Kress, the owner of Waldron’s Outdoor Sports in Roseburg, had strong business support, including from the timber industry. He collected close to $150,000 in campaign contributions.

Skarlatos collected just over half that, around $85,000, largely from individual donors. His claim to fame is the part he played helping thwart a terrorist on a Paris-bound train in 2015. He went on to receive multiple medals and star in a Clint Eastwood movie about the event, called “The 15:17 to Paris.”

Coming in third in the race was Jeremy Salter, who garnered 7 percent of the vote. Salter is the husband of the Democratic candidate for House District 2, Megan Salter. Ashley Hicks won 4.7 percent, Alyssa McConnel won 5.7 percent, Richard Vander Velden 1.5 percent, and James Hoyt 2.6 percent. Daniel Loomis won 5.2 percent, despite having dropped out of the race and thrown his support to Kress.


Elections
Voters overwhelmingly approve SAPO gun rights measure

By an overwhelming 73.8 percent to 26.2 percent, voters Tuesday approved a Second Amendment Preservation Ordinance.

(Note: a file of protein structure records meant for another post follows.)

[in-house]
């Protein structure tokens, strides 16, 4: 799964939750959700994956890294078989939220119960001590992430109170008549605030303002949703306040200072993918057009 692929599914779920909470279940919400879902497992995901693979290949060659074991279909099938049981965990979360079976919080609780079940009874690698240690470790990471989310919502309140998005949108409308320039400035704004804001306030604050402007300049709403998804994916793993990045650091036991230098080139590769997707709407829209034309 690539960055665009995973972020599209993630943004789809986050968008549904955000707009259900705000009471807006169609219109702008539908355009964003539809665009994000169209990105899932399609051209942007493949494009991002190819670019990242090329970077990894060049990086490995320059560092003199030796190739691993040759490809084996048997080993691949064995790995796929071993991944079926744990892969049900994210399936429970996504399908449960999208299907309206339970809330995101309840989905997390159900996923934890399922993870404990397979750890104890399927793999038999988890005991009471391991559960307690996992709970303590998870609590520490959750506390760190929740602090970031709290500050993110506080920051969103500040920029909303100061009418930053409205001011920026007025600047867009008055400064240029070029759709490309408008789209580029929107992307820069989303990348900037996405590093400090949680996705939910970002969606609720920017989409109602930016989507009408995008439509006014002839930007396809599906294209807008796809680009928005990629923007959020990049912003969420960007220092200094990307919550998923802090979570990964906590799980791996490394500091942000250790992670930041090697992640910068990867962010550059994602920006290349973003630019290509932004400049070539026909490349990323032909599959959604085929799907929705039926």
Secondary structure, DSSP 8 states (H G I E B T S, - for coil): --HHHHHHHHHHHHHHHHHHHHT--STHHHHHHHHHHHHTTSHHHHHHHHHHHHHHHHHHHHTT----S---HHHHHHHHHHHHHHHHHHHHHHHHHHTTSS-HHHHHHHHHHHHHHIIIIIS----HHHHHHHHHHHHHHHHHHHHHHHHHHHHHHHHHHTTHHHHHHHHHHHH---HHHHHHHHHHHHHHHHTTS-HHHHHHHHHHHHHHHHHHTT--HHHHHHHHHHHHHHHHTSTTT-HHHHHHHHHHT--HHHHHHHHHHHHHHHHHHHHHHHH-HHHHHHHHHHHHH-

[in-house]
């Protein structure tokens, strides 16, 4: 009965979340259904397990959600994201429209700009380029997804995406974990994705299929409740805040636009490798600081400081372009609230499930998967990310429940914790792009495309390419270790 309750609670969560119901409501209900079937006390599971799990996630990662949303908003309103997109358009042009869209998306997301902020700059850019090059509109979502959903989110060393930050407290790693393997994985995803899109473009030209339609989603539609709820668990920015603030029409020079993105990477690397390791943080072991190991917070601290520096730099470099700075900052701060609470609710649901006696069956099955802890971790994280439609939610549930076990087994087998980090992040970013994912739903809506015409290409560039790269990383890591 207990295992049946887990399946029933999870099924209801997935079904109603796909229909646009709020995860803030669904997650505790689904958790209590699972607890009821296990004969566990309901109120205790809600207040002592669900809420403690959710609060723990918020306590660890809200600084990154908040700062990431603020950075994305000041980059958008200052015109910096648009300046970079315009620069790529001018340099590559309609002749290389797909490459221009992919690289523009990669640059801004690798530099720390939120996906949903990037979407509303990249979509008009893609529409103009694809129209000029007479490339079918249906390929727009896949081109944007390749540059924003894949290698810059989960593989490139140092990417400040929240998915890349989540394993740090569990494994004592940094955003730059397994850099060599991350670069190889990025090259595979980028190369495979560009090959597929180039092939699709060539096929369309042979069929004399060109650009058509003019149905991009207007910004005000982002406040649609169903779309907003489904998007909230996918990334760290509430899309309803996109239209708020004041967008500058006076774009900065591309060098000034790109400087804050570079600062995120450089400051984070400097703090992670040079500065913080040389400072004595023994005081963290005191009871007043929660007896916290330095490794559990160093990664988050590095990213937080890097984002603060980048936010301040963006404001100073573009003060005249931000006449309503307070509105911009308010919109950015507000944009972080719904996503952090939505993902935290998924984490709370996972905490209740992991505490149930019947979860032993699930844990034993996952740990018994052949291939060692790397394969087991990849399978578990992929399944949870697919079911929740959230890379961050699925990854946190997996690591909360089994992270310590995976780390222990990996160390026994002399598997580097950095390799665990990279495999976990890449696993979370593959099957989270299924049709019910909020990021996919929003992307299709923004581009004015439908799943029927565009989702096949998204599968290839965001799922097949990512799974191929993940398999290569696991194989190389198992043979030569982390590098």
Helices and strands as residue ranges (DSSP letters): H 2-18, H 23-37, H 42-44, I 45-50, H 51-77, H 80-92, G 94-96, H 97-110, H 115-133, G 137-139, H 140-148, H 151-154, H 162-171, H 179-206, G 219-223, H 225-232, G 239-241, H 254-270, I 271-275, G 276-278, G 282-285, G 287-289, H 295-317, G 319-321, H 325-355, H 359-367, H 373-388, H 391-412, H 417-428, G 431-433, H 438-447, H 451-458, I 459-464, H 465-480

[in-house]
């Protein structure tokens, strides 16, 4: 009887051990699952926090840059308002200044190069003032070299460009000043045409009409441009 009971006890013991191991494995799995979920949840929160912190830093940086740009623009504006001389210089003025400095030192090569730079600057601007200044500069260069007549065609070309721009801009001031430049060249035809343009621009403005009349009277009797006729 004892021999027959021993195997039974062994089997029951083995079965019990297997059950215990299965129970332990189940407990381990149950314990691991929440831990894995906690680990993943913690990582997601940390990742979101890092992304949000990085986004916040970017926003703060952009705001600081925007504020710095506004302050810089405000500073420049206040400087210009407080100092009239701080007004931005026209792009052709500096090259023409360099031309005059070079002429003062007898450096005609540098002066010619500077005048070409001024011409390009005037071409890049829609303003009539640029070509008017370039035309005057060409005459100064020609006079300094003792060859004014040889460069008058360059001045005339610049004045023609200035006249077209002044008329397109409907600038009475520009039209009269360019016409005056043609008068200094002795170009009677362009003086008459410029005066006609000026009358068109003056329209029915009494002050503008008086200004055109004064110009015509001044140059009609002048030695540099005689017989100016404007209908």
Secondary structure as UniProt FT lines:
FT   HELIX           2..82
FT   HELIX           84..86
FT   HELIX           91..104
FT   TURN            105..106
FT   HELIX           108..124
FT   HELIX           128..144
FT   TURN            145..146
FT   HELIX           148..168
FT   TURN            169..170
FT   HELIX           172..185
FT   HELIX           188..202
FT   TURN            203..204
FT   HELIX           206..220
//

The SAPO ordinance, listed as Measure 10-165 on the ballot, guarantees that no county funds will be used to enforce gun laws that are believed to violate the Second Amendment, including registration rules and limitations on semi-automatic weapons and ammunition.

The ordinance gives the Douglas County sheriff the right to determine what laws pass muster under the Second Amendment, and creates civil fines for violating the ordinance.

Proponents of the ordinance said it would help protect rural voters from efforts by Salem legislators to curtail their rights. Opponents said it could embroil the county in lawsuits and ultimately be found unconstitutional since the Supreme Court, not the sheriff, has the authority to determine what laws are constitutional under the Second Amendment.

The measure was one of 10 similar measures on the ballot Tuesday across the state. Four Oregon counties already have similar ordinances.


MSullivan / MICHAEL SULLIVAN/News-Review file photo  

Cody Southworth of Roseburg and his son Jhett Southworth, 7, check out a display of rifles for sale at The Roseburg Rod and Gun Club Gun and Knife Show in February.


Roseburg_government
Tom Ryan, Beverly Cole elected to Roseburg City Council

Voters in Roseburg have decided who will make up their new city council.

Incumbent City Councilor Tom Ryan defeated Marty Katz 67 to 31.9 percent to retake his seat in Ward 2, according to unofficial final results released Wednesday morning.